David A. Graham: White voters are abandoning Trump
Maybe that’s because after years of predictions by progressive demographers that the country was tending toward a “permanent Democratic majority,” 2016 seemed to augur a new era. Trump managed to cobble together an Electoral College majority that held most historically Republican voters, but added in a large number of white working-class voters who had traditionally voted Democratic. If he could hold that bloc in places like the Midwest, the new GOP might never manage a majority of the popular vote, and it might not even matter.
The shape of the 2020 race suggests that 2016 might have been less a realignment than an anomaly: A uniquely unorthodox Republican candidate, an extremely vulnerable Democratic candidate, and just the right external conditions combined to give the presidency to Trump.
This is not to say that the parties have not changed on policy, taking the GOP’s 180-degree-turn from free trade to protectionism as a prime example. Nor is it to say that there haven’t been meaningful shifts in the electorate. Trump continues to outperform previous Republicans with white, non-college-educated voters. But that doesn’t mean the electoral map has permanently transformed—a reality most clearly demonstrated in the upper Midwest.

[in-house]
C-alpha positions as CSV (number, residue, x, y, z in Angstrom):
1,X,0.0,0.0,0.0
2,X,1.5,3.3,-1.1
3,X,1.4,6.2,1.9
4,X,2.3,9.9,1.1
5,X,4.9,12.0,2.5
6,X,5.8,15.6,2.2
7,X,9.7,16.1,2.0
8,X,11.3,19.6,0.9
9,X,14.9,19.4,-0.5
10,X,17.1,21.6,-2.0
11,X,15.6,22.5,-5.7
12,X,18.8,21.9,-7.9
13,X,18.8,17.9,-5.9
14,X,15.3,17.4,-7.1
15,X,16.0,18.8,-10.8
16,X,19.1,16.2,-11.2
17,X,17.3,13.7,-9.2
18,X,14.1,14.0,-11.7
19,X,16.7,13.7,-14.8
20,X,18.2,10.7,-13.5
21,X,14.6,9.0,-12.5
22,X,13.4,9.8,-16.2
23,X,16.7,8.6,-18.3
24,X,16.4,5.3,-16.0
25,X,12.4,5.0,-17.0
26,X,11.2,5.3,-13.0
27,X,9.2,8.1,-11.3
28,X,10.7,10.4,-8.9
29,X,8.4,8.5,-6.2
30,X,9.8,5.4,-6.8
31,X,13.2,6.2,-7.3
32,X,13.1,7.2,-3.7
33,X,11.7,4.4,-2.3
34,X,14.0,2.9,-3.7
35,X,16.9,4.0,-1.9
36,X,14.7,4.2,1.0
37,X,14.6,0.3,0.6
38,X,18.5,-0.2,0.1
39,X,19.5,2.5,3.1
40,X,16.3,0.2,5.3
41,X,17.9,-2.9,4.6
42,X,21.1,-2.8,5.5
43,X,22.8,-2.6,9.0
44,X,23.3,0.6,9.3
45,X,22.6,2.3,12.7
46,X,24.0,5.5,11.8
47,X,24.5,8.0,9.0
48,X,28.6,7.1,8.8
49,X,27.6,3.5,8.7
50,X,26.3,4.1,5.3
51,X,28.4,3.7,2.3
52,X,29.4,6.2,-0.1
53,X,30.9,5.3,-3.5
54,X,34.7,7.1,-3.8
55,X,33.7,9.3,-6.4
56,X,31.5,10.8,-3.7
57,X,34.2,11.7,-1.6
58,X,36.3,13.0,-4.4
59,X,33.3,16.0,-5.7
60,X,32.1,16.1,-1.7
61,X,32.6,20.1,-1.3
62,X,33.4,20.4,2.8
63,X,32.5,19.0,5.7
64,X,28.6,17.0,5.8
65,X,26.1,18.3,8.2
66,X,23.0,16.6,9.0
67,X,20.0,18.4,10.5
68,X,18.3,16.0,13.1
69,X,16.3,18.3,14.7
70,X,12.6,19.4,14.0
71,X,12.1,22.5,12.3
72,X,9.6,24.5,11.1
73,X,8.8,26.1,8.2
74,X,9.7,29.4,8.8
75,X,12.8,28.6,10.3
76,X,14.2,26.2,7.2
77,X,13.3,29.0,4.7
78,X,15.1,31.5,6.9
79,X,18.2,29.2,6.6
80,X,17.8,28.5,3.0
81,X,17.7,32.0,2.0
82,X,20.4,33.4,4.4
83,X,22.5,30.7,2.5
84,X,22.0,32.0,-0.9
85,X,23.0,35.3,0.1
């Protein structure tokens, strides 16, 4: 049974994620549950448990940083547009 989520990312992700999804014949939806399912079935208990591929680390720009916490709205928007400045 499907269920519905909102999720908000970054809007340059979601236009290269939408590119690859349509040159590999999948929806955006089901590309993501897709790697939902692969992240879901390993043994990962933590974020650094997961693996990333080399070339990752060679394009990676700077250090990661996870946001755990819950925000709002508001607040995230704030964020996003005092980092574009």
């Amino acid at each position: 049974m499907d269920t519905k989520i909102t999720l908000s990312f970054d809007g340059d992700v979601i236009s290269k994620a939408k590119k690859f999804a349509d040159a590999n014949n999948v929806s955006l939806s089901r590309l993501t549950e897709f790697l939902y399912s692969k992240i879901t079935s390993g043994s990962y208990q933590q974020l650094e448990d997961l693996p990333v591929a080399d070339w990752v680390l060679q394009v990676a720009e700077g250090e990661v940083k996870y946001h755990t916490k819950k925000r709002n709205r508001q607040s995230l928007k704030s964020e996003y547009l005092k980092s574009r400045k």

“I think 2016 for the midwestern states was more of a fluke—a real disenchantment with Hillary Clinton, and a real willingness to give a chance to a nonpolitician,” David B. Cohen, a political scientist at the University of Akron, told me. “I think 2020 is going to show that those states are going to come back home to the Democratic Party.”
A presidential election had never seen a nominee like Trump before 2016: wealthy, famous, shameless, and a political outsider. By breaking with GOP dogma on issues such as entitlements and trade (at least rhetorically), he was able to appeal to voters who had little interest in patricians like Mitt Romney; and by openly espousing racism, he was able to appeal to white identity politics. Amid a long-running decline in manufacturing during the Obama administration, the industrial Midwest was especially fertile ground for him.
Clinton was also an unusually weak candidate, thanks to a combination of misogyny, her own frequent mistakes and past policy stands, and a decades-long barrage from conservative media. Many traditionally Democratic voters crossed the aisle or simply stayed home rather than vote for her.
David A. Graham: Kenosha could cost Trump the election
The result was the shocking Election Night, in which Trump carried Ohio, Pennsylvania, and Michigan. By a hair, he won Wisconsin, which hadn’t voted Republican since Ronald Reagan. He even came within spitting distance in Minnesota, which hasn’t gone red since 1972.
There were signs even then that Trump’s takeover was not built on a solid foundation. The narrow margins are the stuff of legend and Democratic nightmares, but they bear fresh emphasis. Of the four Rust Belt states that the president won, he won a majority (51.7 percent) only in Ohio. Elsewhere, he won weak pluralities: Michigan, 47.5 percent; Pennsylvania, 48.6 percent; Wisconsin, 47.2 percent. Political scientists, including Larry Bartels, in November 2016, and Seth Masket, in October 2017, argued that the election didn’t look like a realignment.